What is a good backup strategy for my business?

Backup is a vital part of any organisation’s IT strategy.

It is not always obvious how important it is. When all your data is available and there when you need it, backup is often overlooked.

This is a red flag – because when you need it you REALLY need it. When assessing the risks to your business from an IT perspective, I typically ask this question.

“Complete the sentence: working backwards from a disaster where all my company’s hardware has been lost/stolen or destroyed (a fire, for example), I can get all of my data back because…”

Having a strategy in place that has been agreed by stakeholders and decisionmakers, that has been assessed for the risk to the business, and that has been documented is the route to data assurance.

A word about the Cloud. Having your data stored in the cloud (via One Drive or Dropbox for example) can give a false sense of security. Certainly, having data in folders on a Mac or Pc which are synced to a cloud service means that the data is being stored in two places, but, to be clear, this is not backup. Because this is such an important point, I will say it again: the cloud is not a backup – just because you work with a cloud-synced data service, the data in the cloud-based service is NOT immune to deletion or worse still malicious encryption due to ransomware. For sure, some services such as Google Drive or One Drive which keep deleted files for a set time period (typically 30 days). However, after this time has elapsed, the data is gone Microsoft et al don’t provide backup for your data: this is your responsibility.

Step one: What data is there?

Before you can even begin to confidently backup all your key data, you need to know what the data is and where it resides now. It may just be on a server, on your computer or even in a cloud location such as SharePoint or Google Drive. When you are in a company setting, you need to identify and enumerate all the data in the business, not just the data that you are responsible for.

It may be worthwhile documenting the various data sources. For example, does everyone use the same data storage as you? Does one area of the business have their own data storage system? Do your accounts team store their backups in a different system than yours?

Step two: What is current practice?

Once you have identified all the various data “silos”, the next question is what is being backed up right now? What is the system? Typically, there may be some data which is regularly backed up on a schedule – perhaps a weekly backup to a USB disk. For each backup type, ask yourself this question: “If I needed to get something from backup for this system, what are the steps I would take?” Now is the time to tyre-kick or stress test this backup. Would my existing backup routine get me out of a jam in the event of a data loss? The idea is to identify the backup routine you have in place and ask whether the system is acceptable.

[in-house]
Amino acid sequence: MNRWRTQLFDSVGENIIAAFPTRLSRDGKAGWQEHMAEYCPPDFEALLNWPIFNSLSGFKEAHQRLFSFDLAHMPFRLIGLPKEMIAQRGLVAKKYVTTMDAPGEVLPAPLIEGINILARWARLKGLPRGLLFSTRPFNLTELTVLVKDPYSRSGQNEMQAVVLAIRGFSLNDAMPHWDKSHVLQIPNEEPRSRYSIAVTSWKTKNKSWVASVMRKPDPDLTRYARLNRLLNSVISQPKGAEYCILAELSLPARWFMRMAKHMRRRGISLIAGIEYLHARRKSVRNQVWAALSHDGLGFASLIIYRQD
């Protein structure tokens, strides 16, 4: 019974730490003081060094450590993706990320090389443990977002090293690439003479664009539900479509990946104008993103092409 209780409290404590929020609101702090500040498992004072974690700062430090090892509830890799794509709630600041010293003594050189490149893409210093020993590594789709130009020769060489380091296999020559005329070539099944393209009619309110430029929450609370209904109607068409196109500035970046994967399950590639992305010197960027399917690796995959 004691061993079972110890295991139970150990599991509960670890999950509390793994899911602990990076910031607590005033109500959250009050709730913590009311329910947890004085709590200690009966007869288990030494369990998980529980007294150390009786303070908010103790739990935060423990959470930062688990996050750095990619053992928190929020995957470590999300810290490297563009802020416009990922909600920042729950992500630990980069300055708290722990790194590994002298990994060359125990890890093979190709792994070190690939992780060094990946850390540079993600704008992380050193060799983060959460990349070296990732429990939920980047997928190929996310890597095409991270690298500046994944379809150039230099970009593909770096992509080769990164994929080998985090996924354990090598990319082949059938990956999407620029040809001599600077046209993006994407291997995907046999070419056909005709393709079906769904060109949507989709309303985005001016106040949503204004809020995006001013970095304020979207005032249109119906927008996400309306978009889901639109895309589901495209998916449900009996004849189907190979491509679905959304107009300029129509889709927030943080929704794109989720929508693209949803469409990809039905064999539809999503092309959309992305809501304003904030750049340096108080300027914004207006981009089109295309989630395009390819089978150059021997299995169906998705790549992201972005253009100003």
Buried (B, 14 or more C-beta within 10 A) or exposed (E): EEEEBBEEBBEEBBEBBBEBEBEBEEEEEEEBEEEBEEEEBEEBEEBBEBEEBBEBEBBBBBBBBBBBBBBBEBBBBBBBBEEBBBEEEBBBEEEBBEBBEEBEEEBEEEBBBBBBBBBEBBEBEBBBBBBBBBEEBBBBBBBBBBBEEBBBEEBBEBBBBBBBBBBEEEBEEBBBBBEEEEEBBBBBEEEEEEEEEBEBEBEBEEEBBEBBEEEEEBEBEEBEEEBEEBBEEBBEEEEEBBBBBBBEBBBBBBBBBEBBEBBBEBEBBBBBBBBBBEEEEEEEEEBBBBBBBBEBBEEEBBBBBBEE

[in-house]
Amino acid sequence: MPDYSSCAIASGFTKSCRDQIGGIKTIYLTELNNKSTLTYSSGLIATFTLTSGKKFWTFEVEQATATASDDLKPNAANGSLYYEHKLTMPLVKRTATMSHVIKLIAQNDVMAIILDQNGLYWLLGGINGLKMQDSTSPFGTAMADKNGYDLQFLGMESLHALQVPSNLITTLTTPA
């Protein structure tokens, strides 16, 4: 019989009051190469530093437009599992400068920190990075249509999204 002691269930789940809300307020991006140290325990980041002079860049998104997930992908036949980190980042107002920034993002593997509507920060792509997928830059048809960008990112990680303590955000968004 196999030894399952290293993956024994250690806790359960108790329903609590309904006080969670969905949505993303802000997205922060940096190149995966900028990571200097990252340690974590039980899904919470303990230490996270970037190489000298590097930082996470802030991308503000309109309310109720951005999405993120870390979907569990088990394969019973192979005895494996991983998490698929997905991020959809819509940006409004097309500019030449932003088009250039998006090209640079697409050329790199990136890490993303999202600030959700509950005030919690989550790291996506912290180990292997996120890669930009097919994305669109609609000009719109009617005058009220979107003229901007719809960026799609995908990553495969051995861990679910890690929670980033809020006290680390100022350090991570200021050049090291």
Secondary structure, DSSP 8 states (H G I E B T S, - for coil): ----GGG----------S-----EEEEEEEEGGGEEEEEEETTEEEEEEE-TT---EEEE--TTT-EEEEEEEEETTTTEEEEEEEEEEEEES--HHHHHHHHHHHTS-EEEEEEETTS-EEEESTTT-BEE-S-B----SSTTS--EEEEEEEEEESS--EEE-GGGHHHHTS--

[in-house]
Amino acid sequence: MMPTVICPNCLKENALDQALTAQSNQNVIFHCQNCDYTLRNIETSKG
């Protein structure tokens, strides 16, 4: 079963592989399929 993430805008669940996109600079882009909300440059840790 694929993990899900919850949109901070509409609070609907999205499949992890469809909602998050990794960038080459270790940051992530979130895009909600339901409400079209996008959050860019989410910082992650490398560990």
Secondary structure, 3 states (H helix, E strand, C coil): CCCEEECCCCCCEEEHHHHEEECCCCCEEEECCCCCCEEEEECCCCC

For example, if you only back up your data once per week, this means that you could potentially lose 6 days of work as the weekly backup routine does not back up again until the 7th day. At this point, we suggest that the organisation must assess the risk of this data loss. Some companies may accept this risk. Perhaps the data can be recreated without an enormous amount of effort. Others may realise that the lost data is irreplaceable or may take an unacceptably long time to recreate. The answers to these questions will allow you to begin to make more informed decisions about your backup strategy moving forward.

Step three:  What does a good backup strategy look like?

Now you know what you have and what is important you can start to identify how your data should be backed up.

The “3-2-1” rule. The 3-2-1 rule stipulates that a good backup strategy includes three copies of your data, in two media formats and one is offsite.

As a simple example, imagine that your business ran on Microsoft. Each user has a Microsoft 365 account to store their own work data and collaborated with the rest of the company on SharePoint.

A sensible approach could be the following.

  1. A local USB disk is plugged into the computer at the end of each day and a local backup is made. (Copy One).
  2. The data itself also lives online in One Drive and SharePoint. (Copy Two).
  3. The Microsoft data is, in turn, backed up to a third-party cloud backup system. (Copy Three).

The advantages here are that you have a local copy of the backup on a USB disk and a separate cloud backup outside Microsoft. This means that you have really stored your data in separate locations giving you a high probability of retrieving all data.